Farm Technology

July 27, 2007


Since its beginning thousands of years ago, agriculture has seen constant innovation. Technologies for growing, harvesting, transporting and selling crops are continually emerging and evolving. Faced with the countless new techniques, machines, and crop varieties presented to them every year, growers must decide which are best for their farms. Their decisions are based on farm size, crops, capital, their farming philosophy, and their capacity to implement the technologies. Most farmers experiment with at least a few new varieties or techniques every year, and many even develop their own. So which are the most important technologies to growers? CUESA volunteer Jessica Arnett asked a few farmers; here’s her report:

What is the single most important technology on the farm?  It depends on whom you ask.

“The grain combine,” says Greg of Massa Organics.
“Drip irrigation,” says Kirsten of Hunter Orchards.     
“My cell phone,” says Farmer Al of Frog Hollow. 

Greg Massa grows 60 acres of organic whole-grain brown rice and is trying to slowly expand organic production into the rest of the 700-acre family farm. In the fields, Greg says the most important and efficient technology is the grain combine that harvests and cleans his rice. Before this important machine was invented (which “combines” the tasks of harvesting, threshing, and cleaning), grain production required much more time and labor.

The technology Greg most hopes for is an organic, energy-efficient way to deal with weeds, which are his biggest problem. Thinking that nature might provide him a new solution, Greg once tried using ducks to weed his fields. “They’re great because they eat weeds and slugs while staying away from the rice plants,” he says. The problem is that he would need 100 ducks per acre to weed efficiently. That would mean 6000 ducks for his 60 acres. What do you do with 6000 ducks after they eat the weeds?  Greg is still trying to figure this one out.

Kirsten Olson, who runs the 20-acre Hunter Orchards with her husband John Tannaci, says one of the most important technologies on their farm is drip irrigation. This system efficiently delivers water to their garlic, squash, and fruit trees by allowing it to slowly drip into the soil, reducing evaporation. Some of Kirsten’s other favorite technologies are also resource-conserving: they use solar power on the farm and biodiesel in their tractors and trucks. The question Kirsten asks herself with regard to technology is this:  “Where does technology take us and is that a place we want to go?” If it is, then it’s worth using.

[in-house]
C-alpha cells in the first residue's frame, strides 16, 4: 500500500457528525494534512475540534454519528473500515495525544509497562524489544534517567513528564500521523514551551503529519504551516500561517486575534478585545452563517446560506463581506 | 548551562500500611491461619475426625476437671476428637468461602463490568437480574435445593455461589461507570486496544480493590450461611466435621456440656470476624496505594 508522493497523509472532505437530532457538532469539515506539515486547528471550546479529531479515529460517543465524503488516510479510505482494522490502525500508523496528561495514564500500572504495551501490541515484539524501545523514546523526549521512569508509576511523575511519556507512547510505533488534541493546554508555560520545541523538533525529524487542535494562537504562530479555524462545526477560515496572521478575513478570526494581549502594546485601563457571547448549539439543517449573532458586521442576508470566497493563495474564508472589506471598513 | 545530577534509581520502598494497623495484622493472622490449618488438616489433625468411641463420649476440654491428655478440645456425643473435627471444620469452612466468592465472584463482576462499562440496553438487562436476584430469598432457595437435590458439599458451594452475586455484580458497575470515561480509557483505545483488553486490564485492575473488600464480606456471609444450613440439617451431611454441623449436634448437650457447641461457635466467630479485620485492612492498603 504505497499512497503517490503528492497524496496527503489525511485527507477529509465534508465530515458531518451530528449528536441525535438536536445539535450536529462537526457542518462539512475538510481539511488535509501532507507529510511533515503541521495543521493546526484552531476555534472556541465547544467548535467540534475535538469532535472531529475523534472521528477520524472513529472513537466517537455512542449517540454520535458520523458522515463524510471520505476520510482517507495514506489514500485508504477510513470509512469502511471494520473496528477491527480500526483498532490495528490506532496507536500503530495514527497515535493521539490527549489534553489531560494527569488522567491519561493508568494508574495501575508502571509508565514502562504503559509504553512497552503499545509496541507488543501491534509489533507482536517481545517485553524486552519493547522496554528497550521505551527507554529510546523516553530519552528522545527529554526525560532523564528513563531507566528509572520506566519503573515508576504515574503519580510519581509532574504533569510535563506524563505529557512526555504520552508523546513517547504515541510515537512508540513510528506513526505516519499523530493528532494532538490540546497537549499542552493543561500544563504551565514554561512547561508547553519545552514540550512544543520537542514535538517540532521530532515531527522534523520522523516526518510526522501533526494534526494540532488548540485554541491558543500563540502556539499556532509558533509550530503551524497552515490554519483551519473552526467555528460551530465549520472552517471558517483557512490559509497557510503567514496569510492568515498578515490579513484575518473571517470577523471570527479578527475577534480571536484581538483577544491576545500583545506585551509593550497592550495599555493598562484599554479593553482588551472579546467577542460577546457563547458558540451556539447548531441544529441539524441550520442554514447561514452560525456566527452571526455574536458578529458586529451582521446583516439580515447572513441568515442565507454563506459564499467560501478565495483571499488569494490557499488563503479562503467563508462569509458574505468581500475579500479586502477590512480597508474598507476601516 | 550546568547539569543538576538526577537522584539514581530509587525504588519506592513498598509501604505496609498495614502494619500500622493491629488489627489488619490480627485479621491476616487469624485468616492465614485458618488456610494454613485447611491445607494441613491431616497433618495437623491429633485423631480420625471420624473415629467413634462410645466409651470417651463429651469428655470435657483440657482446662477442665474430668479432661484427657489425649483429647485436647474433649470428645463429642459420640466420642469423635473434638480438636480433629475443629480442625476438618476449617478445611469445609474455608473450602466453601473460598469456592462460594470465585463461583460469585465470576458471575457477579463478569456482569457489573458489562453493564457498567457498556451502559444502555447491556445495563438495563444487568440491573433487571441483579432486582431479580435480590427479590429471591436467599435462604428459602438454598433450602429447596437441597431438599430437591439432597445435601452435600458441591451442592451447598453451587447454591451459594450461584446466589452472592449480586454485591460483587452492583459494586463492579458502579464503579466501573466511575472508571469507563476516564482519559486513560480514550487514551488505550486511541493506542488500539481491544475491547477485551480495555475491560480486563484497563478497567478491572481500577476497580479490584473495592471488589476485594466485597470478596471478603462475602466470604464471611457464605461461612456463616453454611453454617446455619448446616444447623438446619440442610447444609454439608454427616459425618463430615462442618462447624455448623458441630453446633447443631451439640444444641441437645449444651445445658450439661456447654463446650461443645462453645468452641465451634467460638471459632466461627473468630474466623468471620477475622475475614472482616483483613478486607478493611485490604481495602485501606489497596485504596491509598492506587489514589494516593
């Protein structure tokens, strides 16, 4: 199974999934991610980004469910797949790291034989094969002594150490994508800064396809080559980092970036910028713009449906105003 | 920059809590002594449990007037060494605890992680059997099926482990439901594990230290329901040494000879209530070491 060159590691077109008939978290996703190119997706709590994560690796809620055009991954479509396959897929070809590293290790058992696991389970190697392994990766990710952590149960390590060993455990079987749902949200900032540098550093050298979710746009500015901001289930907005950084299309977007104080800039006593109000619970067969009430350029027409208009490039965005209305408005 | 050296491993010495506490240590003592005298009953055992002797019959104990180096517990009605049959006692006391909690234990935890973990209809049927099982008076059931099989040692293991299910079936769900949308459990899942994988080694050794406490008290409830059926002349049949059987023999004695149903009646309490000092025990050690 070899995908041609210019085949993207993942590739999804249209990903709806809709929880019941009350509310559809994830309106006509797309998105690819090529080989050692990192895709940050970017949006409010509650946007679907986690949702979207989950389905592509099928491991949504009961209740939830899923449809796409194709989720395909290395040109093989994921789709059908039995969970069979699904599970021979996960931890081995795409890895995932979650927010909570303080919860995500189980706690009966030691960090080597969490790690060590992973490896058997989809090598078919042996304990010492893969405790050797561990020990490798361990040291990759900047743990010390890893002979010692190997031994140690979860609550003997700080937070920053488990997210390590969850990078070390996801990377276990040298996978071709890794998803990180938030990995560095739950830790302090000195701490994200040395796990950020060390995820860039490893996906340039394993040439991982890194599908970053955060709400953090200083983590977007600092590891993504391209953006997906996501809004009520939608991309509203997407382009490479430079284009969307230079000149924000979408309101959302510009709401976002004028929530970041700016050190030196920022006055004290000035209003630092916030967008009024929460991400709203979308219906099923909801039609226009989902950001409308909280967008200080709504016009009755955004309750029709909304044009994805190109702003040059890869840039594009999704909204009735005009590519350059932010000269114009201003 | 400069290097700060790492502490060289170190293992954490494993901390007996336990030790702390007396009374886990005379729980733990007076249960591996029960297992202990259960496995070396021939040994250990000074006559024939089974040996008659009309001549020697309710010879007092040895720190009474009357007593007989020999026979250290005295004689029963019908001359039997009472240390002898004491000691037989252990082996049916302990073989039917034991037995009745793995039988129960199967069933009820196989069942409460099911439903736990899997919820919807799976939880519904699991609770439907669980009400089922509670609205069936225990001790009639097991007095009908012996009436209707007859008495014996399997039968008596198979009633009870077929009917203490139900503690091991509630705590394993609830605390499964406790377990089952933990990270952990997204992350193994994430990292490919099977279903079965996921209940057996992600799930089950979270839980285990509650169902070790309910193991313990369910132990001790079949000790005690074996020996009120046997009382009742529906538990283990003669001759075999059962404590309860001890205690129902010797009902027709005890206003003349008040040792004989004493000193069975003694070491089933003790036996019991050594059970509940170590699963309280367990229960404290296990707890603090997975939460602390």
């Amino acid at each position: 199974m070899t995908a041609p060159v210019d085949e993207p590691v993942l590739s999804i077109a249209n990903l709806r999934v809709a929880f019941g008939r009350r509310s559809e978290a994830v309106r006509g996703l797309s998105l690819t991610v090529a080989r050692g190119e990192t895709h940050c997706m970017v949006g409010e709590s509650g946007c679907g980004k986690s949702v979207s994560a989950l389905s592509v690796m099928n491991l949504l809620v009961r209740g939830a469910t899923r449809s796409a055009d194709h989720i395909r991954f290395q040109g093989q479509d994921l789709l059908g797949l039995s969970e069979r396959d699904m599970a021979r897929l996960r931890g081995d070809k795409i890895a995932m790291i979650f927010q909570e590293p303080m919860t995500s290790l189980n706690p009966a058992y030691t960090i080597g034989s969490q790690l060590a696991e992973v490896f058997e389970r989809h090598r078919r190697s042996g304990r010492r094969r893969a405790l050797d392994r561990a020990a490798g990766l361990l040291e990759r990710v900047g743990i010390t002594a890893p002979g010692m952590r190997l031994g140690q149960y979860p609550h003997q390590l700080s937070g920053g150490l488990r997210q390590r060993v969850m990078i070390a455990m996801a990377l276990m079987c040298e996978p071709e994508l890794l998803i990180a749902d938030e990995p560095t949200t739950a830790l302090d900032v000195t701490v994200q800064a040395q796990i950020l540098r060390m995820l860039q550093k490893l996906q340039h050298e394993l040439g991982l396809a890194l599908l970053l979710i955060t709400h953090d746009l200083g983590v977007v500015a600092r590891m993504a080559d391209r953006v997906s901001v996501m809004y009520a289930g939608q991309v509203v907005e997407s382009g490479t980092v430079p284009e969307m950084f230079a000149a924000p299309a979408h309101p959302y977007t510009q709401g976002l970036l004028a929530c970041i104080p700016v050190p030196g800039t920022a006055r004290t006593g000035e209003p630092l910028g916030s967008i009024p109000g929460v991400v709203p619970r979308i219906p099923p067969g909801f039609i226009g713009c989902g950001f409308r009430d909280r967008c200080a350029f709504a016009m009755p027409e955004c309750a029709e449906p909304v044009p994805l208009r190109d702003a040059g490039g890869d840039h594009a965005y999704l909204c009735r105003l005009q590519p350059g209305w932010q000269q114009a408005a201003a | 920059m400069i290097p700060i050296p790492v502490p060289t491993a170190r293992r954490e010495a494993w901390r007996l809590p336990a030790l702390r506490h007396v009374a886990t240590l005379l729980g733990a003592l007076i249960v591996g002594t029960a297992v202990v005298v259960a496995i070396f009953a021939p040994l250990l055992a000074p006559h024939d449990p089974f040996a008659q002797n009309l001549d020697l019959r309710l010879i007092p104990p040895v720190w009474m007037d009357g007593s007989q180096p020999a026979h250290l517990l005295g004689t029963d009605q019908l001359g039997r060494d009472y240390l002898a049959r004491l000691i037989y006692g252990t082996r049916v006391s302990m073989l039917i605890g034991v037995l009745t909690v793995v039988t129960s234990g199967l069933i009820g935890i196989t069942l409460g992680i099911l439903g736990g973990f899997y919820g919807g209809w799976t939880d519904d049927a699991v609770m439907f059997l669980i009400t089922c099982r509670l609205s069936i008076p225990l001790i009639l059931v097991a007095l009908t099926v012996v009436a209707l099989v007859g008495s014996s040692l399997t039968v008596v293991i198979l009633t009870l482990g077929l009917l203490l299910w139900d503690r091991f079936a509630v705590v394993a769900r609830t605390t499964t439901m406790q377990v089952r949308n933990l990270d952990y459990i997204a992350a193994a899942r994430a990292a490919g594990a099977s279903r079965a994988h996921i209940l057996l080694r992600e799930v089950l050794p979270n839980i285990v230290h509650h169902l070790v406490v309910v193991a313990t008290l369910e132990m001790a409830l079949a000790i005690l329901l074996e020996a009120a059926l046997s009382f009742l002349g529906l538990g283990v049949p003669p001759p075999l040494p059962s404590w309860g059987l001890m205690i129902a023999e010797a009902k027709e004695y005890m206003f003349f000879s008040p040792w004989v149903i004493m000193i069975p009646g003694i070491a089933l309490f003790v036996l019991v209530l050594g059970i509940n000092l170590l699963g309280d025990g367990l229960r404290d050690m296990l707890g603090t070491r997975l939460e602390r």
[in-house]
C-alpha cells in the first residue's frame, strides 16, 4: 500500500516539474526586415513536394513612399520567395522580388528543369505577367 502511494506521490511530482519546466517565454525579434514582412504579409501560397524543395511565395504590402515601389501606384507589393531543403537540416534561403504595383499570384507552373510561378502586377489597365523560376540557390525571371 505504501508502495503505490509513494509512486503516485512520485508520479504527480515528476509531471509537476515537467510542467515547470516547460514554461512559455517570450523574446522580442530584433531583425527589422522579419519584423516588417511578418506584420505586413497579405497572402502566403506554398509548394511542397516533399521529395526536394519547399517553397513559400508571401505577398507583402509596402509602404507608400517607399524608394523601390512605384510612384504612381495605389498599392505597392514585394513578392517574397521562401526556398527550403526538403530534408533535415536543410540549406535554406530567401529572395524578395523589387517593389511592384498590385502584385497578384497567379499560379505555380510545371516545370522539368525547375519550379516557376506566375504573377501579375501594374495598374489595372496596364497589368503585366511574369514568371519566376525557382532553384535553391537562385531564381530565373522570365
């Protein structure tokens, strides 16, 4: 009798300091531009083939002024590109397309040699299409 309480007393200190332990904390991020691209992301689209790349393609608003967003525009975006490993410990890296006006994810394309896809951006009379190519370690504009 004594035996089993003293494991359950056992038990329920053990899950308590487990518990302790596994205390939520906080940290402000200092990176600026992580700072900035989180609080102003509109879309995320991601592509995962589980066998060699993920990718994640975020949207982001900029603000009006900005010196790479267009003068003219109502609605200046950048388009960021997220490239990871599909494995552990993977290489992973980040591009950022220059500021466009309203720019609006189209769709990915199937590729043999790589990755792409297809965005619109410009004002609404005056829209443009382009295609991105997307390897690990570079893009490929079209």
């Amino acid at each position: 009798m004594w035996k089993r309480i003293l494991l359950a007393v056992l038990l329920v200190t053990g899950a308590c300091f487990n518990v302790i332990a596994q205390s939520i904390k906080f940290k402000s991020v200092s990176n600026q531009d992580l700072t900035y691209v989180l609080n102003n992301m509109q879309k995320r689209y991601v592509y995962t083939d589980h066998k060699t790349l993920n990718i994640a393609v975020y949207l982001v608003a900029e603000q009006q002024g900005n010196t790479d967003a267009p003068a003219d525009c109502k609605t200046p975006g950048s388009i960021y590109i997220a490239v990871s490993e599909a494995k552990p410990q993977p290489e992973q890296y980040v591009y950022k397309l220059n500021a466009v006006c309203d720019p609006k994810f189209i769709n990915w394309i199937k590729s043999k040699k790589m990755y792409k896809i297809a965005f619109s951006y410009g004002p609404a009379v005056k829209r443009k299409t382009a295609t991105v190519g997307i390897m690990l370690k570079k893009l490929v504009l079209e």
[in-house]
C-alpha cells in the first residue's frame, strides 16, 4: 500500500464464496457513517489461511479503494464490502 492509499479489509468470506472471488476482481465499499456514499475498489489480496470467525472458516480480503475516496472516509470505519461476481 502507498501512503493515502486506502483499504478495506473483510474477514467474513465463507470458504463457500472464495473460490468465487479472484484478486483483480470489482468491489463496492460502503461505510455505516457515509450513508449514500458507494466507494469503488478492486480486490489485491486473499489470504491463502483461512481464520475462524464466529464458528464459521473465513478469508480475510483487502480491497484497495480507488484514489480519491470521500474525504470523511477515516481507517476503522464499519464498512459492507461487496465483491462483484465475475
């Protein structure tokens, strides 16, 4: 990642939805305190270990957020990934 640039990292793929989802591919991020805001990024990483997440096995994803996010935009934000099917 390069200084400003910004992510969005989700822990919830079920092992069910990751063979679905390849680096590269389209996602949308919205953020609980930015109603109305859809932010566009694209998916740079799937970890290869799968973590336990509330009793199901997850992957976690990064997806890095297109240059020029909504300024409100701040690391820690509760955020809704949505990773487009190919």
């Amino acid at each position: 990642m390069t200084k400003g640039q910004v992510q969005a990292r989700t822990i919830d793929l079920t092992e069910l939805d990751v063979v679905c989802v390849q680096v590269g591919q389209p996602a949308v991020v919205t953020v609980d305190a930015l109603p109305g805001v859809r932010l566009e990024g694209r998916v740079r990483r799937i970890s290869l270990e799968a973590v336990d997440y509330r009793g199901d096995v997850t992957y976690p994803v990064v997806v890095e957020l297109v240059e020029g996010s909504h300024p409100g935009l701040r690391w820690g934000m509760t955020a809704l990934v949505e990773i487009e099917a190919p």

But Kirsten’s motto is still “dirt first.” “There is an arsenal of new organic materials to choose from,” she says, “and we use them as a last resort.  If you can really provide your plants with healthy soil, then your plants will have a better chance to do well.” Some of the best technologies to promote soil fertility and plant health are those that have proven themselves for hundreds of years to be both effective and sustainable—technologies like cover cropping and adding compost to soils.  

Al Courchesne of Frog Hollow Farm uses minimal technology on his 130 acres of peaches, nectarines, cherries, apricots, pluots, plums, pears, and table grapes. “Everything is done by hand,” says Farmer Al, and that’s how he likes it. There are about 55 workers on the farm at the height of the season. “We’re comfortable with the low level of technology,” he says.  For Farmer Al, the single most important piece of farm technology is the same one that many of us would name as ours: his cell phone. He says his phone is an important management tool and that nearly everyone on his crew uses them to communicate.

With each new technology introduced, farmers are faced with the choice to either embrace or reject it; their choices play a major role in shaping our food system.

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